If you can do one thing to make your gobbler gun more deadly this spring, it's adding a red-dot optic. Many hunters agree with that, even the long-in-the-spurs John Zent. If you're not one of them, you can stop reading now and keep missing turkeys.
John makes a good case for optics on turkey guns in his blog, so I'm not going to repeat his points here. Instead, I'll suggest one optic that has helped me lay several longbeards low over the past few years: the Aimpoint Micro H-1.
Aimpoint was the first to introduce a red-dot sight, called the Electronic, to hunters in 1975. Since then its line of optics has expanded into the military, law enforcement and self-defense markets, but the company has never forgotten about hunters. In fact, its Hunter 34S optic is featured in the "Gear" department of the April 2014 print edition of American Hunter (in NRA members' mailboxes now).
I'm sure the Aimpoint Hunter is a good turkey optic, but I like the Micro H-1 better. Why? In a word, size. The Micro, as its name suggests, is tiny. It's less than 2.5 inches long, and it weighs about 3.5 ounces. The top of the Micro sits just 1.75 inches above the receiver when mounted on a Weaver or Picatinny rail. Unlike some red-dot optics and most shotgun scopes, the Micro doesn't make a turkey gun seem top heavy. And since the Micro is small, there's less of it to bang against trees, rocks and other hazards waiting in the predawn hours before fly down.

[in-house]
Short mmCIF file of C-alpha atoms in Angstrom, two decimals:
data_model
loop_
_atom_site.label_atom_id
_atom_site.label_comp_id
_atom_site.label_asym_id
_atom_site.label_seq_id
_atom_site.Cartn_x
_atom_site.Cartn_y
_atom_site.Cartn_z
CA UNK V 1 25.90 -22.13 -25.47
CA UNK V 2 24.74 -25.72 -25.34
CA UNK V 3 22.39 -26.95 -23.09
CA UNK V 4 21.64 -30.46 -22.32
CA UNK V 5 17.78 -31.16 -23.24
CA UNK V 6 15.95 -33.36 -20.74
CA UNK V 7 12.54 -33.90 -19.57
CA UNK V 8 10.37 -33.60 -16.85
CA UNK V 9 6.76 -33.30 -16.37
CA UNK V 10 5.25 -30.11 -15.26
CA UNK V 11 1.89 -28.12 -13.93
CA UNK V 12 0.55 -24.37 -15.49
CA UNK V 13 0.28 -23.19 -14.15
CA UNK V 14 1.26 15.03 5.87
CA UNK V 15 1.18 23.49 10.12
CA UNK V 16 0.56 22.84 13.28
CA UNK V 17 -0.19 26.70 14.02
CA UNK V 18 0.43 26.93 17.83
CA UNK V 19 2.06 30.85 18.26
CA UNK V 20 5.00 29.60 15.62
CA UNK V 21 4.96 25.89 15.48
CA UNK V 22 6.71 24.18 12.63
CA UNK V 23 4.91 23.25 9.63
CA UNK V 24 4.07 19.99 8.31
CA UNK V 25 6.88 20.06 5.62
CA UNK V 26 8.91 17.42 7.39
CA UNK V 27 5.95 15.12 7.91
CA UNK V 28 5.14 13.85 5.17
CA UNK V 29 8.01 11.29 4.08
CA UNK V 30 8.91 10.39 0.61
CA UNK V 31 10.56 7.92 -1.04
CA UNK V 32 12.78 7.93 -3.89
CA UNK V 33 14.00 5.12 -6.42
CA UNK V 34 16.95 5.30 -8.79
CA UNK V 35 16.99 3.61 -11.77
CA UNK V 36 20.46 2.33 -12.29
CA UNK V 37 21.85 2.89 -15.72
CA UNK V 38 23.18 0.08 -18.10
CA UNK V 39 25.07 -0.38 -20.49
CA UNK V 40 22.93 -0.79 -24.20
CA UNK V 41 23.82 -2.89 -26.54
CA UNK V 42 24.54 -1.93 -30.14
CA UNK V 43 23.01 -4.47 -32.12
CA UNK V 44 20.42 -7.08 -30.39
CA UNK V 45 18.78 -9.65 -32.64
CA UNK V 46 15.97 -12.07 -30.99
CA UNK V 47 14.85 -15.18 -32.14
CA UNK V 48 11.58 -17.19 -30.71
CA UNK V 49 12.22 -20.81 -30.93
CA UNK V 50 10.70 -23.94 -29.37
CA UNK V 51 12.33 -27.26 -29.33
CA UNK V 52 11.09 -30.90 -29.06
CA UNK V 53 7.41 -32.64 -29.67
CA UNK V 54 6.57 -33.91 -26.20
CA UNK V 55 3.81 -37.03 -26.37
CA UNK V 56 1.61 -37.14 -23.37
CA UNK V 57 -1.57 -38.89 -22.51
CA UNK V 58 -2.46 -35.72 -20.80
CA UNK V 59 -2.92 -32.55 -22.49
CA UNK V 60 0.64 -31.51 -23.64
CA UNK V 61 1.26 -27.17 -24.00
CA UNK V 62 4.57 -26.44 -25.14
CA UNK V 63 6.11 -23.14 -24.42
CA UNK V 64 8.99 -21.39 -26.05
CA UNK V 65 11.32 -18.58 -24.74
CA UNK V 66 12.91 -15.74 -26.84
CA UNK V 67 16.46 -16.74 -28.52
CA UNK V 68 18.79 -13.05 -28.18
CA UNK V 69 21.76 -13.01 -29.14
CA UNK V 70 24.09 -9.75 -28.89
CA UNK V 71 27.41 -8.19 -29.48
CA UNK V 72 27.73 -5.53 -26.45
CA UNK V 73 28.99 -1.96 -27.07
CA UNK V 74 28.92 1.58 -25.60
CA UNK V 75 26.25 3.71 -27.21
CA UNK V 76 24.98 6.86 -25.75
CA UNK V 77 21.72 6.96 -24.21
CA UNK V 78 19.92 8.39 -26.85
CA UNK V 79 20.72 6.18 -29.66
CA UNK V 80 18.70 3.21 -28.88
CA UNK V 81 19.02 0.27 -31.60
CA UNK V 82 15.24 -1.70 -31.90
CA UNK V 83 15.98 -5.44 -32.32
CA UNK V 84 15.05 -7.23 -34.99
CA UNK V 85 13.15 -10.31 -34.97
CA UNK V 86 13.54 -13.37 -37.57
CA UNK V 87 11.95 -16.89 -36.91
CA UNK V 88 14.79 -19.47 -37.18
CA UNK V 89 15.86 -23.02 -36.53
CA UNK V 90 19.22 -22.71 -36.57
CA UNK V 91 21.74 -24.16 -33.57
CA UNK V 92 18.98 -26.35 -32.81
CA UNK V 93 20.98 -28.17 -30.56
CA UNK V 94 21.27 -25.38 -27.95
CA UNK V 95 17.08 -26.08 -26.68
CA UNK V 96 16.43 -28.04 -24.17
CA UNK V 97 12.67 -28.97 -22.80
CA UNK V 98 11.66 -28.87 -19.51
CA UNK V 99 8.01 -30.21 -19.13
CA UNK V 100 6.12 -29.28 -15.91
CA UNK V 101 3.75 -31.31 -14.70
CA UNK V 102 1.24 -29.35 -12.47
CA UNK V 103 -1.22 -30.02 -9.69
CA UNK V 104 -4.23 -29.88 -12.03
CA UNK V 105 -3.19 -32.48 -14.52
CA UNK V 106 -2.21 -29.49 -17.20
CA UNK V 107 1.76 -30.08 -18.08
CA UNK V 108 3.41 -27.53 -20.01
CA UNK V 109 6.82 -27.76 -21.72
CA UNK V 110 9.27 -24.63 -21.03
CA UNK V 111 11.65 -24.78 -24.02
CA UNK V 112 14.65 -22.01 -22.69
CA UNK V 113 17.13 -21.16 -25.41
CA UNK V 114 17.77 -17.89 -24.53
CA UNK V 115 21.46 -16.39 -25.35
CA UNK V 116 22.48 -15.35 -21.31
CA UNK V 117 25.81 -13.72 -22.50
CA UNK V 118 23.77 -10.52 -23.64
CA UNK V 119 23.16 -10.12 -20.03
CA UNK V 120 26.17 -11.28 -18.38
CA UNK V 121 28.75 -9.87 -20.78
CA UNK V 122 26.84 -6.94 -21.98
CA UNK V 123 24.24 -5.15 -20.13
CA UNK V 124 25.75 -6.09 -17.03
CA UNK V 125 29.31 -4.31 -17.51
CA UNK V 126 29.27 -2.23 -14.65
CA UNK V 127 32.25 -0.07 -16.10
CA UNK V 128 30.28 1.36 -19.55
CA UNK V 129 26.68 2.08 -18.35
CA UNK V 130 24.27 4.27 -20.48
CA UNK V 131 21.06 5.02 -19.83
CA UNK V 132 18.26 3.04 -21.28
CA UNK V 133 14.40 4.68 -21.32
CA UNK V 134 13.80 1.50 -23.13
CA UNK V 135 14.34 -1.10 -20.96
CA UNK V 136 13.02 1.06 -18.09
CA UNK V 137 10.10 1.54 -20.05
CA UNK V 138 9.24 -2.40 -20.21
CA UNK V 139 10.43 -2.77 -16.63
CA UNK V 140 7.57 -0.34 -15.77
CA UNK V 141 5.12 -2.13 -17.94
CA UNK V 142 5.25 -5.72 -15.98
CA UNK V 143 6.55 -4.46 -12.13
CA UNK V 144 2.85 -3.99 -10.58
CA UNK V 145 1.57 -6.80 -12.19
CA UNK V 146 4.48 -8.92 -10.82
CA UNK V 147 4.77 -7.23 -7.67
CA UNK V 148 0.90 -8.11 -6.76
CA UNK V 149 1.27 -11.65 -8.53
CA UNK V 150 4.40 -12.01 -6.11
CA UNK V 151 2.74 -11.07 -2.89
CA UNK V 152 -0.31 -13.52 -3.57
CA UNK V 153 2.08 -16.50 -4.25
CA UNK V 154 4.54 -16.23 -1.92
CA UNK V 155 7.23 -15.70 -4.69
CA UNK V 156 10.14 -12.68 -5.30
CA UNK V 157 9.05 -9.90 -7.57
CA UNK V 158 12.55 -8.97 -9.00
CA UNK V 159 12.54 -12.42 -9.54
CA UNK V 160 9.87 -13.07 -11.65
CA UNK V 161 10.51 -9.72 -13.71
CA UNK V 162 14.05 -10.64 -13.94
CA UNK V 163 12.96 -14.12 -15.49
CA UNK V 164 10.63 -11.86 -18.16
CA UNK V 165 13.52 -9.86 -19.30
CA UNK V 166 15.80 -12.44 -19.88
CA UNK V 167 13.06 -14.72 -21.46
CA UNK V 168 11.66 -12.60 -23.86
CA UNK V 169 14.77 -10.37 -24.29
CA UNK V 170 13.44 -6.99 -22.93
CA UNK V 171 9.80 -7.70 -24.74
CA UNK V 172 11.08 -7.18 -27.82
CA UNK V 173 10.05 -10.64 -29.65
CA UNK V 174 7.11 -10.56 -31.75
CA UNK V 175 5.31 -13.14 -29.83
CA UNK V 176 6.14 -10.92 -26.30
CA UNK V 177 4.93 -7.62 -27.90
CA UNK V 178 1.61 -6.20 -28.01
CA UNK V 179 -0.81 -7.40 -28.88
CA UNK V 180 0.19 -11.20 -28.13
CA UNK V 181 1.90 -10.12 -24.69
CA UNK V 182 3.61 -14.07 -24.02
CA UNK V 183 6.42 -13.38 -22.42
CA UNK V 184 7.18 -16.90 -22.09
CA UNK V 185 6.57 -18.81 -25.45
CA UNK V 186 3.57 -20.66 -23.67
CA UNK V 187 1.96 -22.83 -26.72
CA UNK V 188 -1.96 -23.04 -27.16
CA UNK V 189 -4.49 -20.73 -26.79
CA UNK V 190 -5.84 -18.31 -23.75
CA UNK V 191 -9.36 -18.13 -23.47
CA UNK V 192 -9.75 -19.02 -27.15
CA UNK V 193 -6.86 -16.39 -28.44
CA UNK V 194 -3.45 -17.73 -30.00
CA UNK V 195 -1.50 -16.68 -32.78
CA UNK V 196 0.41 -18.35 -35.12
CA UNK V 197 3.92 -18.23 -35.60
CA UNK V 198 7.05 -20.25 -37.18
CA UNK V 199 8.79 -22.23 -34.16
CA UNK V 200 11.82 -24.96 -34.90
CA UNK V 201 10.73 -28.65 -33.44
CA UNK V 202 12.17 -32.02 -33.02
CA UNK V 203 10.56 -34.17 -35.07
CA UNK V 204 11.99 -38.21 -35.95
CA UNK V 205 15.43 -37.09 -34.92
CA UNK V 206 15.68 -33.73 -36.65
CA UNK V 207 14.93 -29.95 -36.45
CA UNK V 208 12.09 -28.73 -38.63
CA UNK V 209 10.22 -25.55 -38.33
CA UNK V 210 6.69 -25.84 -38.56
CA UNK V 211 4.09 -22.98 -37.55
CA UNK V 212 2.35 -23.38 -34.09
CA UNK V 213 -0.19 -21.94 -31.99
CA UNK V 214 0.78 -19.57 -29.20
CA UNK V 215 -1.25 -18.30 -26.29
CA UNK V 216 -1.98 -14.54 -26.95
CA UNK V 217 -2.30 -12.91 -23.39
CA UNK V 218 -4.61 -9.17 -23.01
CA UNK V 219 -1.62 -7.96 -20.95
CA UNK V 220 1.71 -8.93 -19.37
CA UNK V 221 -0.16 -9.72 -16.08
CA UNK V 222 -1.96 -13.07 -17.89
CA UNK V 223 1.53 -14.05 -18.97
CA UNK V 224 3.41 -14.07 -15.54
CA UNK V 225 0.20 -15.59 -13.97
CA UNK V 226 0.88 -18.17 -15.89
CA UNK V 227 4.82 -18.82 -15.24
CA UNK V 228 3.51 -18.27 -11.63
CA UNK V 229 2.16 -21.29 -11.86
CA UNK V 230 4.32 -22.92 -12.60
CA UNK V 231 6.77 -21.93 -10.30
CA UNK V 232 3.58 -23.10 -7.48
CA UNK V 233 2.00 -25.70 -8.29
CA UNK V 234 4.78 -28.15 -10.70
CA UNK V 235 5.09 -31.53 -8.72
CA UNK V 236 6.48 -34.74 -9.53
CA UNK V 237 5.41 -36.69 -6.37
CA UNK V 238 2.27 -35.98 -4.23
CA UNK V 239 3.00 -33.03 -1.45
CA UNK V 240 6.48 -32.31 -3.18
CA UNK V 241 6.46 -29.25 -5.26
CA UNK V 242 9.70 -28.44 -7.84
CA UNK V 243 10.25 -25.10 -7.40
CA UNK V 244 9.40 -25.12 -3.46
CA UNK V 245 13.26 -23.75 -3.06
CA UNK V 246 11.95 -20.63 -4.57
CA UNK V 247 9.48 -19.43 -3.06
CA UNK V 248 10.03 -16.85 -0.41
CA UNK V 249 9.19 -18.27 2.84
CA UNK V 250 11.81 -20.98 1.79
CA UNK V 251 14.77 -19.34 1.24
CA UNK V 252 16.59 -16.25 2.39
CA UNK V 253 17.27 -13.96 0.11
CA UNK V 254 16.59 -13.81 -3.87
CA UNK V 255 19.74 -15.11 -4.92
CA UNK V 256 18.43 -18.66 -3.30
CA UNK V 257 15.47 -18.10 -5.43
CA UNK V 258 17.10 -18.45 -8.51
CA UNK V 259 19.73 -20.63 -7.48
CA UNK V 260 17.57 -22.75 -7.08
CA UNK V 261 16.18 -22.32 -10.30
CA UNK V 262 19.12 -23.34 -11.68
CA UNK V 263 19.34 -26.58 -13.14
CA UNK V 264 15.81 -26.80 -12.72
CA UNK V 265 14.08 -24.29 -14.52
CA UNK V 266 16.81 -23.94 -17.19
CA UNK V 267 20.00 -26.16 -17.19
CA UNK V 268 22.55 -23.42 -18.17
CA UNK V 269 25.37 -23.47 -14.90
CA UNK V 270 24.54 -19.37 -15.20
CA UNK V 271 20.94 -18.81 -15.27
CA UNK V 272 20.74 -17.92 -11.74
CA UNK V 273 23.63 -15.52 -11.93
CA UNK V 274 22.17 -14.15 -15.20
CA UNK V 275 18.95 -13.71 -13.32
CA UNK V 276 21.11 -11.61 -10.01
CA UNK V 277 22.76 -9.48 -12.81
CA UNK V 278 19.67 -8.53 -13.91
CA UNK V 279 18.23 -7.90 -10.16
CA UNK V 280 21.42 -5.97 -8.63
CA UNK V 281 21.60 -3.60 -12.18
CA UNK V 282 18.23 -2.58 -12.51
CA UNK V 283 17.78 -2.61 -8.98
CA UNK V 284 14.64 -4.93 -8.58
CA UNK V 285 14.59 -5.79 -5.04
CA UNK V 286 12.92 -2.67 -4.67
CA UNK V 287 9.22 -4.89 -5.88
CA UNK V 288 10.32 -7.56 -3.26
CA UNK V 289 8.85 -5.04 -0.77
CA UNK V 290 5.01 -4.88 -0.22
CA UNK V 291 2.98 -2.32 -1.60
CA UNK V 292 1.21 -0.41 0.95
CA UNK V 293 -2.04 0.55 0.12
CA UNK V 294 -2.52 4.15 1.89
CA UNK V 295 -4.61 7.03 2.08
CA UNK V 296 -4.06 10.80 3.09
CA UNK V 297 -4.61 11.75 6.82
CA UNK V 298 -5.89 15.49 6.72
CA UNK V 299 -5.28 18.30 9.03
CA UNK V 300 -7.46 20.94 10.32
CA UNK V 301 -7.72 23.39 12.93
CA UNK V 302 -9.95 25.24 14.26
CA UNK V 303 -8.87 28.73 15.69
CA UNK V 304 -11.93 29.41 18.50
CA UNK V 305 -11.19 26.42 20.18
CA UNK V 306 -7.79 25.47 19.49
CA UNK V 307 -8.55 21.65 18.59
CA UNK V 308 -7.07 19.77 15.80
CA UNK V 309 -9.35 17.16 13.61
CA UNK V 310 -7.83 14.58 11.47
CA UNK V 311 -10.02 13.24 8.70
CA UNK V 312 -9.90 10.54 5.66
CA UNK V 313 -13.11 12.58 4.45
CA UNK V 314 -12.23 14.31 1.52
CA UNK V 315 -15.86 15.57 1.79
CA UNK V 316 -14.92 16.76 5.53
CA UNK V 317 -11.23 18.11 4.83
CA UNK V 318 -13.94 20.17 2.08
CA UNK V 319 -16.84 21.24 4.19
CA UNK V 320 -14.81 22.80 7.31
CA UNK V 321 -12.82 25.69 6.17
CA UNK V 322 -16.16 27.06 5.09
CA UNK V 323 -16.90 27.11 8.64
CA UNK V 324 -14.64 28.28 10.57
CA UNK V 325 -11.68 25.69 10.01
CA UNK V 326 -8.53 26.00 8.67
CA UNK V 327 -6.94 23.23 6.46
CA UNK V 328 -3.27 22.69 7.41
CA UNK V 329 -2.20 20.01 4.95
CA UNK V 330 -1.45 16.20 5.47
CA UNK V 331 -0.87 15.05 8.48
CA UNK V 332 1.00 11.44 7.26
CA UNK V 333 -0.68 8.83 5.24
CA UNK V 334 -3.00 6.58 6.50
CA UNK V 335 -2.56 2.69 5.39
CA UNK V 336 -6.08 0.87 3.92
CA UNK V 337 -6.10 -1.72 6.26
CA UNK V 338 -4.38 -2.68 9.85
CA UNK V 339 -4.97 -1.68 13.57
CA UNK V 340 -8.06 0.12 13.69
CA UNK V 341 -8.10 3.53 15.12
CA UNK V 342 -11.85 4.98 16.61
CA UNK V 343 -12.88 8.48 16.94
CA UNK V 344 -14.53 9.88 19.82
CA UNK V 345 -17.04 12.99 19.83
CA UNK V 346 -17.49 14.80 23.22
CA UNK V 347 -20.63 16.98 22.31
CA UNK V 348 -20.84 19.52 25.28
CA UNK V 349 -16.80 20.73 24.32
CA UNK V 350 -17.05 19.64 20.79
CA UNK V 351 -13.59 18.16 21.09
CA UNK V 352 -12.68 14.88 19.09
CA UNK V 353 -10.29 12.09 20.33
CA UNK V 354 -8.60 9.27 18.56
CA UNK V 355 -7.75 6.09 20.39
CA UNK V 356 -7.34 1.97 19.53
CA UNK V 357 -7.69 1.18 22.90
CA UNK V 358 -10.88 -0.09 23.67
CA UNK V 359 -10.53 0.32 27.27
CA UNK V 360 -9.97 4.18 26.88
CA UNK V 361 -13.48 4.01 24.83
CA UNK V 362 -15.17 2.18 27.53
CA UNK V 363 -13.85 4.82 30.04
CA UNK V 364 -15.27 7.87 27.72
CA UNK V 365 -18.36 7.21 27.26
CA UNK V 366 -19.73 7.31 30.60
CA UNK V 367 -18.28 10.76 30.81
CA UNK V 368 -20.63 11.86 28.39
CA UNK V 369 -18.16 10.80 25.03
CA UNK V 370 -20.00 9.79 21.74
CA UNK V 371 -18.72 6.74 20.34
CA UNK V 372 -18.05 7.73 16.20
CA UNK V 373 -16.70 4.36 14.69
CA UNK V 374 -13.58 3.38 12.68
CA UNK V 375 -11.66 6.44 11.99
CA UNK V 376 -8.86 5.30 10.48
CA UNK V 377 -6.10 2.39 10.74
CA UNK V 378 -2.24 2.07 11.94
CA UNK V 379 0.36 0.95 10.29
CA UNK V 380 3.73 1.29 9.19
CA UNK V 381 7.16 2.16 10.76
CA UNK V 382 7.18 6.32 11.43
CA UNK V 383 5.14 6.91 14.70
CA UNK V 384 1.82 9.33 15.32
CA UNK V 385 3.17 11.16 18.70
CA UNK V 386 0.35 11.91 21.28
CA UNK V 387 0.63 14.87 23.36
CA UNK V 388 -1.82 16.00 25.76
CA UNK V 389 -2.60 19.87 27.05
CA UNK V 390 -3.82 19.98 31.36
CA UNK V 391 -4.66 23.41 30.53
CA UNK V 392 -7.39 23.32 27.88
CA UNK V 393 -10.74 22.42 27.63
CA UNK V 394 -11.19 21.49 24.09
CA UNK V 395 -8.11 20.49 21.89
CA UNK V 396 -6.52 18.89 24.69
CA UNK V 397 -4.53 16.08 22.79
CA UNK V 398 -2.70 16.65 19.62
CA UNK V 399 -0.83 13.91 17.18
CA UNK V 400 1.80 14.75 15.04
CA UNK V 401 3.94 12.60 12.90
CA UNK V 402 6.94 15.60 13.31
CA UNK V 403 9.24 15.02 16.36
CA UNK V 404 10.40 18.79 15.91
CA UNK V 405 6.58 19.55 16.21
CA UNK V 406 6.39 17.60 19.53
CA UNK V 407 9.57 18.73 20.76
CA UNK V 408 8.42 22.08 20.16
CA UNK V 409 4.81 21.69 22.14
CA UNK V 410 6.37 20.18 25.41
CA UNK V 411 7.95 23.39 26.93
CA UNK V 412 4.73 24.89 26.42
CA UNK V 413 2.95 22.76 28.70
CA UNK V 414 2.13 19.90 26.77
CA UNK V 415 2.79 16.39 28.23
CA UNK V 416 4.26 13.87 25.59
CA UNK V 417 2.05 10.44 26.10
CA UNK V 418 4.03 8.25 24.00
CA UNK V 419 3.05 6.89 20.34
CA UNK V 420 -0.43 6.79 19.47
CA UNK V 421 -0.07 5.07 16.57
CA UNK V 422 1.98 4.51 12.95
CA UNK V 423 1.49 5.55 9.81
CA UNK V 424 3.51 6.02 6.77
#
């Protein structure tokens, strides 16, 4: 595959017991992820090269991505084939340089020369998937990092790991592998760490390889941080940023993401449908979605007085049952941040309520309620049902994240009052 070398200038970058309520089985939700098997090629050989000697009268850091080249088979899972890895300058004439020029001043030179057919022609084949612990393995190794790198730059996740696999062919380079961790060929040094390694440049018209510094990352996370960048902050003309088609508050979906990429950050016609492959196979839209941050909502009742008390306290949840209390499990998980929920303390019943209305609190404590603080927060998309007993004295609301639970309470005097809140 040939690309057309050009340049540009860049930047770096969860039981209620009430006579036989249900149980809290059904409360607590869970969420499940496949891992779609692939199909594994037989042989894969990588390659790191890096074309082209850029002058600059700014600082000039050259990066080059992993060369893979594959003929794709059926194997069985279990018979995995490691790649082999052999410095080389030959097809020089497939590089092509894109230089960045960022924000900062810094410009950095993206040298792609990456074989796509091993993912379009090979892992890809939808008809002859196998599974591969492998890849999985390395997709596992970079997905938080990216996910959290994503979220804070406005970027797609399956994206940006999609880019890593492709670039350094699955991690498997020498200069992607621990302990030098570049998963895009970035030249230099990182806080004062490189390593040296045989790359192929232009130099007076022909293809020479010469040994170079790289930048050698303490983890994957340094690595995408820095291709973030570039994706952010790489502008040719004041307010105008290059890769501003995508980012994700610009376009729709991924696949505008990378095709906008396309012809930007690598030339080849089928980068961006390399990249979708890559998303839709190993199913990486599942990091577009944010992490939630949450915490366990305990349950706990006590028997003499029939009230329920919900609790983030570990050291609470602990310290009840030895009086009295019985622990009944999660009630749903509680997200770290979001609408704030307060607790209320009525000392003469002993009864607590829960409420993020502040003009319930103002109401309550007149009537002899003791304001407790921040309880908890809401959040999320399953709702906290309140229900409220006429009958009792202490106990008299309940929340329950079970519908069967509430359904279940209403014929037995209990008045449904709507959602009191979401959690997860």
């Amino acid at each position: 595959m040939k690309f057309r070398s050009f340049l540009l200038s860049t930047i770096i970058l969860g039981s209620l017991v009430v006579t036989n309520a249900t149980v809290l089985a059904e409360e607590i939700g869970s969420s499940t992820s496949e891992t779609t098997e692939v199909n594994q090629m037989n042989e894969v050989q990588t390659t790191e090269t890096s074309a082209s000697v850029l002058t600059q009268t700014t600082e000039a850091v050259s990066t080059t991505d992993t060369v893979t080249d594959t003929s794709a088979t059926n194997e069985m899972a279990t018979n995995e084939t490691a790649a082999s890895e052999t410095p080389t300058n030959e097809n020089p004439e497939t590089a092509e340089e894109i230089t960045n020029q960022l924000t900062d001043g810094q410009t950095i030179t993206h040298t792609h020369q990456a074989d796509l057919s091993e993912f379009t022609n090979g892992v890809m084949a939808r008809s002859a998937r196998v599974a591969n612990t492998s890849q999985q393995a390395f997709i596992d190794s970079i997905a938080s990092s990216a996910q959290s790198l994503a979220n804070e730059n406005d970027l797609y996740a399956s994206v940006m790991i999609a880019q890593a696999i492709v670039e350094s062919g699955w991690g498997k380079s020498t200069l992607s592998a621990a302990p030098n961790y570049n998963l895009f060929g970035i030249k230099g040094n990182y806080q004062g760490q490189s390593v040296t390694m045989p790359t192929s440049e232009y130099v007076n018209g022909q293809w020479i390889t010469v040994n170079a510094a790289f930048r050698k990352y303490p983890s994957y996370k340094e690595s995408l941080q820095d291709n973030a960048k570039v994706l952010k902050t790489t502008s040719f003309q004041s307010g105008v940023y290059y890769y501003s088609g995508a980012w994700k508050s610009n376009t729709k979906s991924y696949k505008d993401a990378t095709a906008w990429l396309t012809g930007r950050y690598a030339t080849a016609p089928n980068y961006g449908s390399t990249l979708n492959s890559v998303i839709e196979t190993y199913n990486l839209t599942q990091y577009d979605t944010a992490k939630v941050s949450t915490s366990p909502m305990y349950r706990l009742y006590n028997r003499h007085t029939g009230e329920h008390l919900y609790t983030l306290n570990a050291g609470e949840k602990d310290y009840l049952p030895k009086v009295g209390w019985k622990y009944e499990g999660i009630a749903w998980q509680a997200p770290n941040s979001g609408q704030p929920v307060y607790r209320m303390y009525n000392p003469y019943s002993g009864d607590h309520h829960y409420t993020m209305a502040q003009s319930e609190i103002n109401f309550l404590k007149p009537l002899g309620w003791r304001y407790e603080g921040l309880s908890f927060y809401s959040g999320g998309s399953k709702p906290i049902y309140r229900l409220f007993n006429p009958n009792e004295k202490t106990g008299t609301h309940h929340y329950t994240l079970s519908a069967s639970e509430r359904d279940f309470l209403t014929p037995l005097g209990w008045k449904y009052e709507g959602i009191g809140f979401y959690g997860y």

Despite its size, the Micro is one tough optic. It has to be to take the kind of punishment doled out by magnum loads in gobbler cannons. My Micro rides atop a Mossberg 500 Turkey with a 20-inch barrel. What the gun lacks in weight, it more than makes up for in recoil. My upper body takes a sudden and thrilling ride when I unleash a 3-inch swarm of Federal Heavyweight. The Micro handles the abuse much better than I. Haven't had to re-zero it yet. Hope I never do. While the Micro's precise, red dot helps put plenty of pellets in paper, I'd rather they be slamming a snood.